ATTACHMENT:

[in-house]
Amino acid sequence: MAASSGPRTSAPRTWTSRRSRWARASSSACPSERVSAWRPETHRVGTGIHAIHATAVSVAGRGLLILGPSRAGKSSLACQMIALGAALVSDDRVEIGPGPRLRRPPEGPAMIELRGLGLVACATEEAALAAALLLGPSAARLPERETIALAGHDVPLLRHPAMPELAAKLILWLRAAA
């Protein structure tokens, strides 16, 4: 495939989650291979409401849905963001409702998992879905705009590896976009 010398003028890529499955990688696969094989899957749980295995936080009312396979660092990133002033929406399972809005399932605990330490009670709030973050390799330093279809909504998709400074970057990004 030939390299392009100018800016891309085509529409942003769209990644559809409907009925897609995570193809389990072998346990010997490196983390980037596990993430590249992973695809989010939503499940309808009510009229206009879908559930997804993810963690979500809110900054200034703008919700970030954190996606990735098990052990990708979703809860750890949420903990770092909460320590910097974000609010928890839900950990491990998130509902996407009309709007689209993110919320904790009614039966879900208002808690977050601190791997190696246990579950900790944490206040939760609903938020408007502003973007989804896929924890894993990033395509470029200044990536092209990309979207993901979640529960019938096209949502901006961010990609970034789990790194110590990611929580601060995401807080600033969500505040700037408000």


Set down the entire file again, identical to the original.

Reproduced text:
[in-house]
Amino acid sequence: MAASSGPRTSAPRTWTSRRSRWARASSSACPSERVSAWRPETHRVGTGIHAIHATAVSVAGRGLLILGPSRAGKSSLACQMIALGAALVSDDRVEIGPGPRLRRPPEGPAMIELRGLGLVACATEEAALAAALLLGPSAARLPERETIALAGHDVPLLRHPAMPELAAKLILWLRAAA
């Protein structure tokens, strides 16, 4: 495939989650291979409401849905963001409702998992879905705009590896976009 010398003028890529499955990688696969094989899957749980295995936080009312396979660092990133002033929406399972809005399932605990330490009670709030973050390799330093279809909504998709400074970057990004 030939390299392009100018800016891309085509529409942003769209990644559809409907009925897609995570193809389990072998346990010997490196983390980037596990993430590249992973695809989010939503499940309808009510009229206009879908559930997804993810963690979500809110900054200034703008919700970030954190996606990735098990052990990708979703809860750890949420903990770092909460320590910097974000609010928890839900950990491990998130509902996407009309709007689209993110919320904790009614039966879900208002808690977050601190791997190696246990579950900790944490206040939760609903938020408007502003973007989804896929924890894993990033395509470029200044990536092209990309979207993901979640529960019938096209949502901006961010990609970034789990790194110590990611929580601060995401807080600033969500505040700037408000």